The air felt cold and still to me. “Do you know how long you have?”
She shrugged. “They said they didn’t know. Anywhere between a few weeks and a few years.” She began touching her hands and rubbing the spikes protruding from them. “Apparently my growth is so unpredictable, they can’t really give an estimate.” She shook her head and furrowed her brow. “Not that an estimate would really be helpful anyway. It’s not like I can change when I die.”
Her expression was solemn. Her skin was a beautiful shade of blue, and even the horns growing on her arms and face were not unattractive. Her orange eyes were mesmerizing. I felt an urge to show her the galaxy; to take her through my own life’s journey and share with her all the wonder and heartbreak and insights that I was able to experience in my time in this universe. But beyond that, I could tell she had a complex inner life. Emotions and thoughts and new discoveries all swirling around in her brain, not like a bioweapon, but like a human. Not just any human. My friend.
I noticed tears streaming down my face.
She looked at me. “Are… you okay?”
I sniffed. “No,” I said, my voice breaking. “We are.”
She smiled, but she still had the weight of sadness over her. “Yeah. We are.” She patted me on the arm, and I winced. “Gah, sorry. I was just trying to-”
“I know,” I said. “I know.” I wiped away my tears. “Is there anything I can do to help you?” I asked.
She shook her head.
“Let- Let me study you,” I said. She looked at me, as if to say “Osax, just give it a rest,” but I persisted. “I’m a biologist. I’ve extensively studied alien zoology, and theoretical biology. Maybe if you let me study you I can figure out what’s going on! Maybe I can help you!” I lifted my ears and leaned forward. “My holo-gauntlet is equipped with some high-end bio-scanning technology.”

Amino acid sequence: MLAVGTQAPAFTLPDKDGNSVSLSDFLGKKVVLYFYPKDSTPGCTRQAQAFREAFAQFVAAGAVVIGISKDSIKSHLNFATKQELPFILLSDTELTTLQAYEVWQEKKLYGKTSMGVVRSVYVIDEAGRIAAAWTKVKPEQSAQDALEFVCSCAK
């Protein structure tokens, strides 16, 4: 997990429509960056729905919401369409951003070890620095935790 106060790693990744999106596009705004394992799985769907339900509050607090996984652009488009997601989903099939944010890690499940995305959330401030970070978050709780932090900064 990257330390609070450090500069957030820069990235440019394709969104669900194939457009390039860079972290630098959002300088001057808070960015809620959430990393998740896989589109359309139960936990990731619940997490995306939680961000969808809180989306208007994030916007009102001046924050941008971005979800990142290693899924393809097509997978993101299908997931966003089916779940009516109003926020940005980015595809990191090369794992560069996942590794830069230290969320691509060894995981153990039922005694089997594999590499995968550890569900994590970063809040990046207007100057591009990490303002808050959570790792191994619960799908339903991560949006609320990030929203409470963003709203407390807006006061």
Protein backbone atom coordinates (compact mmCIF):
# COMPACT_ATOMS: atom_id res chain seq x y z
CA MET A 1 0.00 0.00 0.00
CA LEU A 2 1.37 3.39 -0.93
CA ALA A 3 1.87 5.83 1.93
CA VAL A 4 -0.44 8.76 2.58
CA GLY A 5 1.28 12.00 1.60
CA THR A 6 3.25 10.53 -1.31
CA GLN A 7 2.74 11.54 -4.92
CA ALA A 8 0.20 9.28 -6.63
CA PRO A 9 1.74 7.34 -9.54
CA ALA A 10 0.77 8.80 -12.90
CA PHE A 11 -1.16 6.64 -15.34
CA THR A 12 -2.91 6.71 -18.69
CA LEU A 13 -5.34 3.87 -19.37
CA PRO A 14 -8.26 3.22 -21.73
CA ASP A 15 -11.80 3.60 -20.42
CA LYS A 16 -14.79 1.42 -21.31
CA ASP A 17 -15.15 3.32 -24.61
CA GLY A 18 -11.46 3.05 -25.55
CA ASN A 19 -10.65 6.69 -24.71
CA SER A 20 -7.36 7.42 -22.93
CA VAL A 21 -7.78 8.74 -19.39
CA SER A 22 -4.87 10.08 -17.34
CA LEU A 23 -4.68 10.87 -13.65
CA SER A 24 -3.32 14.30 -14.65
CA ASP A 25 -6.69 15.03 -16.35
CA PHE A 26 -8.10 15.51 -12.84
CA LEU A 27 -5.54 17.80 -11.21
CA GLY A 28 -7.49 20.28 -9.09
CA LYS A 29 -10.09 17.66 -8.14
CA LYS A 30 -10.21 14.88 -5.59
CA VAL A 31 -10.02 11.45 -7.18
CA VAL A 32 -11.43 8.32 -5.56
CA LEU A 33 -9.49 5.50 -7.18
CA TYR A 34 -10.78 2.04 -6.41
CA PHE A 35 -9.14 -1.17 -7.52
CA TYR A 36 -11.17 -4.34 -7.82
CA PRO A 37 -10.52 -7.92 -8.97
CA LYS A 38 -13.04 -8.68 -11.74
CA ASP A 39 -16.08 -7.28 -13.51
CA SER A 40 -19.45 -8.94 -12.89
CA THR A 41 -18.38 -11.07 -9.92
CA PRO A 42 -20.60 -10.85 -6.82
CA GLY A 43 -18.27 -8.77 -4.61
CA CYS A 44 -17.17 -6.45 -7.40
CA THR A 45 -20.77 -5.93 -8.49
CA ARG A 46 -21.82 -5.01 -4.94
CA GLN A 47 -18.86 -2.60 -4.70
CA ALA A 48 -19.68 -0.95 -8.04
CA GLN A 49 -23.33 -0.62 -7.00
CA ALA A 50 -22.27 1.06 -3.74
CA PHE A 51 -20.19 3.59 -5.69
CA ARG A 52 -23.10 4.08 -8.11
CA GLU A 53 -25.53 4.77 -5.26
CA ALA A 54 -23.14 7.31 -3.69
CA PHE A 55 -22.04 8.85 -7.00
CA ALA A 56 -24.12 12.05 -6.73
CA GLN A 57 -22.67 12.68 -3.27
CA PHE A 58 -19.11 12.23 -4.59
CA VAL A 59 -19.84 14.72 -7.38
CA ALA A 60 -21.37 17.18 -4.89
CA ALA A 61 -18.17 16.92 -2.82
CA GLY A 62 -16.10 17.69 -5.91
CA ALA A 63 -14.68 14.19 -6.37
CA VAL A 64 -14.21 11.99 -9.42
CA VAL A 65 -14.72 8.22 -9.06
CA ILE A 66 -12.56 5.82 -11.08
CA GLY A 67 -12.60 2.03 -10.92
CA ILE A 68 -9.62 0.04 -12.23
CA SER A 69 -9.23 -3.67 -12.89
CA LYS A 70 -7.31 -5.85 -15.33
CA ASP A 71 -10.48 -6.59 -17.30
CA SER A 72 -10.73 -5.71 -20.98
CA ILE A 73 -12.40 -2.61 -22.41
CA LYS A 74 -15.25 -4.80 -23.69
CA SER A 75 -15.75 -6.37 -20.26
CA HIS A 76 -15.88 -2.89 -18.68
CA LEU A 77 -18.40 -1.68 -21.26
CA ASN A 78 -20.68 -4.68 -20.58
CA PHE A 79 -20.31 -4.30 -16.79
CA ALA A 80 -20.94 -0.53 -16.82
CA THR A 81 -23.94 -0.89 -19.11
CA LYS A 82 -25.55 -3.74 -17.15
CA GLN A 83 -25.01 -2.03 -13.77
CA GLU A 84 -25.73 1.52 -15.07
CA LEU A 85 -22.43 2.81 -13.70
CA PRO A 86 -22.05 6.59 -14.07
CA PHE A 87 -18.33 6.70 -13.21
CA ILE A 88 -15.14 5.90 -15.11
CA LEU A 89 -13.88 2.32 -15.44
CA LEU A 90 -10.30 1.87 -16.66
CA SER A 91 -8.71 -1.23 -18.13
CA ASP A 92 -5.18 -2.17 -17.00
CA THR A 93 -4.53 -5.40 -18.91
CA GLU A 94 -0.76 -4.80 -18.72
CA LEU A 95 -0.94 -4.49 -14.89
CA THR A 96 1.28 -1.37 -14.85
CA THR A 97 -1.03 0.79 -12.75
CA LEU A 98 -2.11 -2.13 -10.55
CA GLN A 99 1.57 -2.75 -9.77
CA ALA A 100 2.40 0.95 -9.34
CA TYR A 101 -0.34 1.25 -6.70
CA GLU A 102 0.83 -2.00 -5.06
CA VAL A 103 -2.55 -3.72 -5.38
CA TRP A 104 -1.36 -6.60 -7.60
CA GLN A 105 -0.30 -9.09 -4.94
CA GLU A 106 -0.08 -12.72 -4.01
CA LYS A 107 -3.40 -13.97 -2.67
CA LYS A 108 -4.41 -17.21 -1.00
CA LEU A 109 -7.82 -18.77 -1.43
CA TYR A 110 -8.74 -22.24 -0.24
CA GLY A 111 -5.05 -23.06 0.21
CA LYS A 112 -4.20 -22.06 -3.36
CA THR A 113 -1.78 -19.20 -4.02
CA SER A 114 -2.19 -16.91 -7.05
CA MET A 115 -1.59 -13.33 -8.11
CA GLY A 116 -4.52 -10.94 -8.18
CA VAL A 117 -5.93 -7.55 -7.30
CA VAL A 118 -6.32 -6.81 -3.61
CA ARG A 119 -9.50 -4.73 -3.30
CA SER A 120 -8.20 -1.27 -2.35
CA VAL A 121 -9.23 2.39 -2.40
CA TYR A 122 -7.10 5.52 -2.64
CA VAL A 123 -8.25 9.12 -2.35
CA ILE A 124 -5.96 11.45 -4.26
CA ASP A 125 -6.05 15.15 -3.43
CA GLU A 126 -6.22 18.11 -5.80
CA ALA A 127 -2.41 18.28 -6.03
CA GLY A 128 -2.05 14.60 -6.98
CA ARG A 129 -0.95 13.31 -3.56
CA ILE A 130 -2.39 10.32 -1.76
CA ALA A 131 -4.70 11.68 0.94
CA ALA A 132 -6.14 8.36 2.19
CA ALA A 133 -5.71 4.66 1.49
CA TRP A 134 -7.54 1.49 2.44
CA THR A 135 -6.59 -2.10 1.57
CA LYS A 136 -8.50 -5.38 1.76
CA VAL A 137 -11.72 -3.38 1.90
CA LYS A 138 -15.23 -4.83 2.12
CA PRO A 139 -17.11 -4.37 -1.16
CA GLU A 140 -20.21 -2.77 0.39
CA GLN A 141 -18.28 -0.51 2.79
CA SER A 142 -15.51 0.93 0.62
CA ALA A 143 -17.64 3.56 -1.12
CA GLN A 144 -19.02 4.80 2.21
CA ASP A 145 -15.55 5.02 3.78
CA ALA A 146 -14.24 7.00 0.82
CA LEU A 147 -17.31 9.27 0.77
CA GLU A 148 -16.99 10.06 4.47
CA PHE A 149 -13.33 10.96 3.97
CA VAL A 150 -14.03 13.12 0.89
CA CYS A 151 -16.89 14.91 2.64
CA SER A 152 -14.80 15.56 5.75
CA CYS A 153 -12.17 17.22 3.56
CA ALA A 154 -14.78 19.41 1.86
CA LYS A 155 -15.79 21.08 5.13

She shrugged. “If it makes you feel better…”
I activated my holo-gauntlet and began scanning her body. She sat fairly motionless, and the room was quiet aside from the hum of the scanner and the buzz of the ship.
“I’m going to get a detailed scan of your brain, if that’s alright,” I said.
She sighed. “Yeah, that’s okay. Thanks, Osax.”
I slowly moved the scanner around her head. “Of course. You’ve been getting a lot of headaches, so it’s likely that there’s something wrong in your head.”
She chuckled. “Yeah, you could say that.”
“I mean biologically. If you don’t mind, I’d like to scan your head area every day or so, that way I can compare data over a period of time and see the fluctuations and changes in your body. From that data I might be able to find a cause, for your headaches and fainting, and once I find that, I might be able to cure you!”
She looked at me, apologetically. I looked into her eyes and could imagine what she was thinking. I’m glad this is making you feel better, Osax, but I’ve already accepted that I’m going to die.
I thought back to when she fled the ruins with me. She clearly has a sense of self-preservation. She couldn’t understand why I had put my life at risk for the research data. And why would she understand? I’ve spent years of my life focusing on the goal of research; it’s become part of my identity. But to her, it seemed like a waste of life. From her perspective it made no sense that someone like her, who might only live for a few months, or less, would desperately guard their own life, but someone like me who potentially has decades, countless cycles left to live, would risk it for something like that. She had some wisdom.
Suddenly the silence was broken by the voice of the Firebrand’s computer. “Distress signal detected.”